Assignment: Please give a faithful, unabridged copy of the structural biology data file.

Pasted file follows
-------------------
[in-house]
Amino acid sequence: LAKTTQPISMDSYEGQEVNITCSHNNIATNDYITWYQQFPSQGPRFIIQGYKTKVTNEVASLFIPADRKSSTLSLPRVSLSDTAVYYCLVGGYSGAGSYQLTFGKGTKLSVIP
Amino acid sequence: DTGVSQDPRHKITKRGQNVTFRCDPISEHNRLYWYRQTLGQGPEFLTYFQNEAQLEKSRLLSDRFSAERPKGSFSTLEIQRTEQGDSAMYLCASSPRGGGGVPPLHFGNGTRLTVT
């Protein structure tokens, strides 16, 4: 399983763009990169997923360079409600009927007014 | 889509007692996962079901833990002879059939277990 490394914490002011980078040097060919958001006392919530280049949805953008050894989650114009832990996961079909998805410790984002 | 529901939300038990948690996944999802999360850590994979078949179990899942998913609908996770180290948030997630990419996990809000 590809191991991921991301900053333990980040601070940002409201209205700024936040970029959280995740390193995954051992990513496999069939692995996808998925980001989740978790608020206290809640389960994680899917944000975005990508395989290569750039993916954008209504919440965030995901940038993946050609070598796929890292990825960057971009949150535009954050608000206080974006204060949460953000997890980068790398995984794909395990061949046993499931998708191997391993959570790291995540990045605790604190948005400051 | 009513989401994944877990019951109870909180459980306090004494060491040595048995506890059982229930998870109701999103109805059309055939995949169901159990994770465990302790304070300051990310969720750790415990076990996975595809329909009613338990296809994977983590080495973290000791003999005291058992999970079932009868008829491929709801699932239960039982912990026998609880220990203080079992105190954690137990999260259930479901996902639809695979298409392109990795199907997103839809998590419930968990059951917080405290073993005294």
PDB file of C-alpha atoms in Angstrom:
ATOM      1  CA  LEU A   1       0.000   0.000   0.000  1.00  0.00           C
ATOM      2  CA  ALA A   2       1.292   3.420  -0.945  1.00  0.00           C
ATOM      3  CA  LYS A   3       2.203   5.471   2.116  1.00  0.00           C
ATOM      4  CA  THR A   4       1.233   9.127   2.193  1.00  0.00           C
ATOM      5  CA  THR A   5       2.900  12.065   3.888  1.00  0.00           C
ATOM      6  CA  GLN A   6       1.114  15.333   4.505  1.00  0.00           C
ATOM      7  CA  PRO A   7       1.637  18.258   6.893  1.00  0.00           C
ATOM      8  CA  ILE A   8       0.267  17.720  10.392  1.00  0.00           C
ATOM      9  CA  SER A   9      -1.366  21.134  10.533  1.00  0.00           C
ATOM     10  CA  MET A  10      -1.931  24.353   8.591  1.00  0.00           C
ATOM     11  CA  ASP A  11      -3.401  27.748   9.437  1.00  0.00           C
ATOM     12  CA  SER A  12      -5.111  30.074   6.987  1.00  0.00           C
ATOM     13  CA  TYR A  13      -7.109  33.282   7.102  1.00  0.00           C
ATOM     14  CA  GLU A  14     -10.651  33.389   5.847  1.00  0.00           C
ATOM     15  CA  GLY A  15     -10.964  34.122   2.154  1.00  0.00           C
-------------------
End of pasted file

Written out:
[in-house]
Amino acid sequence: LAKTTQPISMDSYEGQEVNITCSHNNIATNDYITWYQQFPSQGPRFIIQGYKTKVTNEVASLFIPADRKSSTLSLPRVSLSDTAVYYCLVGGYSGAGSYQLTFGKGTKLSVIP
Amino acid sequence: DTGVSQDPRHKITKRGQNVTFRCDPISEHNRLYWYRQTLGQGPEFLTYFQNEAQLEKSRLLSDRFSAERPKGSFSTLEIQRTEQGDSAMYLCASSPRGGGGVPPLHFGNGTRLTVT
């Protein structure tokens, strides 16, 4: 399983763009990169997923360079409600009927007014 | 889509007692996962079901833990002879059939277990 490394914490002011980078040097060919958001006392919530280049949805953008050894989650114009832990996961079909998805410790984002 | 529901939300038990948690996944999802999360850590994979078949179990899942998913609908996770180290948030997630990419996990809000 590809191991991921991301900053333990980040601070940002409201209205700024936040970029959280995740390193995954051992990513496999069939692995996808998925980001989740978790608020206290809640389960994680899917944000975005990508395989290569750039993916954008209504919440965030995901940038993946050609070598796929890292990825960057971009949150535009954050608000206080974006204060949460953000997890980068790398995984794909395990061949046993499931998708191997391993959570790291995540990045605790604190948005400051 | 009513989401994944877990019951109870909180459980306090004494060491040595048995506890059982229930998870109701999103109805059309055939995949169901159990994770465990302790304070300051990310969720750790415990076990996975595809329909009613338990296809994977983590080495973290000791003999005291058992999970079932009868008829491929709801699932239960039982912990026998609880220990203080079992105190954690137990999260259930479901996902639809695979298409392109990795199907997103839809998590419930968990059951917080405290073993005294």
PDB file of C-alpha atoms in Angstrom:
ATOM      1  CA  LEU A   1       0.000   0.000   0.000  1.00  0.00           C
ATOM      2  CA  ALA A   2       1.292   3.420  -0.945  1.00  0.00           C
ATOM      3  CA  LYS A   3       2.203   5.471   2.116  1.00  0.00           C
ATOM      4  CA  THR A   4       1.233   9.127   2.193  1.00  0.00           C
ATOM      5  CA  THR A   5       2.900  12.065   3.888  1.00  0.00           C
ATOM      6  CA  GLN A   6       1.114  15.333   4.505  1.00  0.00           C
ATOM      7  CA  PRO A   7       1.637  18.258   6.893  1.00  0.00           C
ATOM      8  CA  ILE A   8       0.267  17.720  10.392  1.00  0.00           C
ATOM      9  CA  SER A   9      -1.366  21.134  10.533  1.00  0.00           C
ATOM     10  CA  MET A  10      -1.931  24.353   8.591  1.00  0.00           C
ATOM     11  CA  ASP A  11      -3.401  27.748   9.437  1.00  0.00           C
ATOM     12  CA  SER A  12      -5.111  30.074   6.987  1.00  0.00           C
ATOM     13  CA  TYR A  13      -7.109  33.282   7.102  1.00  0.00           C
ATOM     14  CA  GLU A  14     -10.651  33.389   5.847  1.00  0.00           C
ATOM     15  CA  GLY A  15     -10.964  34.122   2.154  1.00  0.00           C